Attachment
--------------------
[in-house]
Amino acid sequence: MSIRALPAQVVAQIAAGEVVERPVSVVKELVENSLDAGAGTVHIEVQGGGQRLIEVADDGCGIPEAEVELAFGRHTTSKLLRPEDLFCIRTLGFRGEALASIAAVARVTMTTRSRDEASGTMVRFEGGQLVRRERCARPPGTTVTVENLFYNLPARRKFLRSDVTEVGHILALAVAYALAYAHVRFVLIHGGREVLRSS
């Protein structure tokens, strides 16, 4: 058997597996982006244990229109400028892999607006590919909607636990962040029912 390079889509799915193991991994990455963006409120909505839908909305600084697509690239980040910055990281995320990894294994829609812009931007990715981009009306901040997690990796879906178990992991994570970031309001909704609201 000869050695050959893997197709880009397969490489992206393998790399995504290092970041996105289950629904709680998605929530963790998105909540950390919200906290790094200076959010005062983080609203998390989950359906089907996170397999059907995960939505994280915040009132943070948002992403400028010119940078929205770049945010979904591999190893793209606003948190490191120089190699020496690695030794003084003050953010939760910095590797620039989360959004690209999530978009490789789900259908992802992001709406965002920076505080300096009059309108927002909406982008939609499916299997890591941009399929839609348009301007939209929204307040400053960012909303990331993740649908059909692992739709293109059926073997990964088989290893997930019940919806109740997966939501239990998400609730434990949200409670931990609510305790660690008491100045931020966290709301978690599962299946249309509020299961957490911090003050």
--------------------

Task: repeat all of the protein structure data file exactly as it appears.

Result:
[in-house]
Amino acid sequence: MSIRALPAQVVAQIAAGEVVERPVSVVKELVENSLDAGAGTVHIEVQGGGQRLIEVADDGCGIPEAEVELAFGRHTTSKLLRPEDLFCIRTLGFRGEALASIAAVARVTMTTRSRDEASGTMVRFEGGQLVRRERCARPPGTTVTVENLFYNLPARRKFLRSDVTEVGHILALAVAYALAYAHVRFVLIHGGREVLRSS
């Protein structure tokens, strides 16, 4: 058997597996982006244990229109400028892999607006590919909607636990962040029912 390079889509799915193991991994990455963006409120909505839908909305600084697509690239980040910055990281995320990894294994829609812009931007990715981009009306901040997690990796879906178990992991994570970031309001909704609201 000869050695050959893997197709880009397969490489992206393998790399995504290092970041996105289950629904709680998605929530963790998105909540950390919200906290790094200076959010005062983080609203998390989950359906089907996170397999059907995960939505994280915040009132943070948002992403400028010119940078929205770049945010979904591999190893793209606003948190490191120089190699020496690695030794003084003050953010939760910095590797620039989360959004690209999530978009490789789900259908992802992001709406965002920076505080300096009059309108927002909406982008939609499916299997890591941009399929839609348009301007939209929204307040400053960012909303990331993740649908059909692992739709293109059926073997990964088989290893997930019940919806109740997966939501239990998400609730434990949200409670931990609510305790660690008491100045931020966290709301978690599962299946249309509020299961957490911090003050």